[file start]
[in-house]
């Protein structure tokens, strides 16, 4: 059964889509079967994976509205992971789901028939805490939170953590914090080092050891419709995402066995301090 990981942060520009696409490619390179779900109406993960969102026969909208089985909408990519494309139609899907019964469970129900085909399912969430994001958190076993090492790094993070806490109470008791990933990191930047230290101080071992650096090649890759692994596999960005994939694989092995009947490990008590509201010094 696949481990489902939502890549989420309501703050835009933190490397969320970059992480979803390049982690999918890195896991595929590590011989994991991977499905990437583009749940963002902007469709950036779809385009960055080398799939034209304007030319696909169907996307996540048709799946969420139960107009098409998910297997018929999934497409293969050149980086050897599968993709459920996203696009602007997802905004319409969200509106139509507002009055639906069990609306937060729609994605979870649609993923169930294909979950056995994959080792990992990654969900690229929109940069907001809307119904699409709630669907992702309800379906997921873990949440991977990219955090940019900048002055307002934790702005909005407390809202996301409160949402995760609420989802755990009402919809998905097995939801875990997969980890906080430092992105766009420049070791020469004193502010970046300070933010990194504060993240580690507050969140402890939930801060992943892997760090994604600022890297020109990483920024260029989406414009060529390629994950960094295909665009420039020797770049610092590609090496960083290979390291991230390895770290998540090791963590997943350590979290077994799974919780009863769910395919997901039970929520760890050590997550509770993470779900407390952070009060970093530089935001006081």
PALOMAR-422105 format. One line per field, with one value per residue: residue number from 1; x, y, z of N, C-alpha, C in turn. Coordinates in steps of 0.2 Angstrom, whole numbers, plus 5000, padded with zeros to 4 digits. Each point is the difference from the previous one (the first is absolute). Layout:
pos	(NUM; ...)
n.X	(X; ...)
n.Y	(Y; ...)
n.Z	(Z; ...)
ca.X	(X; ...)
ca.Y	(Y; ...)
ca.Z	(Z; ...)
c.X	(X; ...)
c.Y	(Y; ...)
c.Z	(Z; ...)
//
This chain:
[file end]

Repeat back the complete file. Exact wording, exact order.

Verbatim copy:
[in-house]
């Protein structure tokens, strides 16, 4: 059964889509079967994976509205992971789901028939805490939170953590914090080092050891419709995402066995301090 990981942060520009696409490619390179779900109406993960969102026969909208089985909408990519494309139609899907019964469970129900085909399912969430994001958190076993090492790094993070806490109470008791990933990191930047230290101080071992650096090649890759692994596999960005994939694989092995009947490990008590509201010094 696949481990489902939502890549989420309501703050835009933190490397969320970059992480979803390049982690999918890195896991595929590590011989994991991977499905990437583009749940963002902007469709950036779809385009960055080398799939034209304007030319696909169907996307996540048709799946969420139960107009098409998910297997018929999934497409293969050149980086050897599968993709459920996203696009602007997802905004319409969200509106139509507002009055639906069990609306937060729609994605979870649609993923169930294909979950056995994959080792990992990654969900690229929109940069907001809307119904699409709630669907992702309800379906997921873990949440991977990219955090940019900048002055307002934790702005909005407390809202996301409160949402995760609420989802755990009402919809998905097995939801875990997969980890906080430092992105766009420049070791020469004193502010970046300070933010990194504060993240580690507050969140402890939930801060992943892997760090994604600022890297020109990483920024260029989406414009060529390629994950960094295909665009420039020797770049610092590609090496960083290979390291991230390895770290998540090791963590997943350590979290077994799974919780009863769910395919997901039970929520760890050590997550509770993470779900407390952070009060970093530089935001006081």
PALOMAR-422105 format. One line per field, with one value per residue: residue number from 1; x, y, z of N, C-alpha, C in turn. Coordinates in steps of 0.2 Angstrom, whole numbers, plus 5000, padded with zeros to 4 digits. Each point is the difference from the previous one (the first is absolute). Layout:
pos	(NUM; ...)
n.X	(X; ...)
n.Y	(Y; ...)
n.Z	(Z; ...)
ca.X	(X; ...)
ca.Y	(Y; ...)
ca.Z	(Z; ...)
c.X	(X; ...)
c.Y	(Y; ...)
c.Z	(Z; ...)
//
This chain: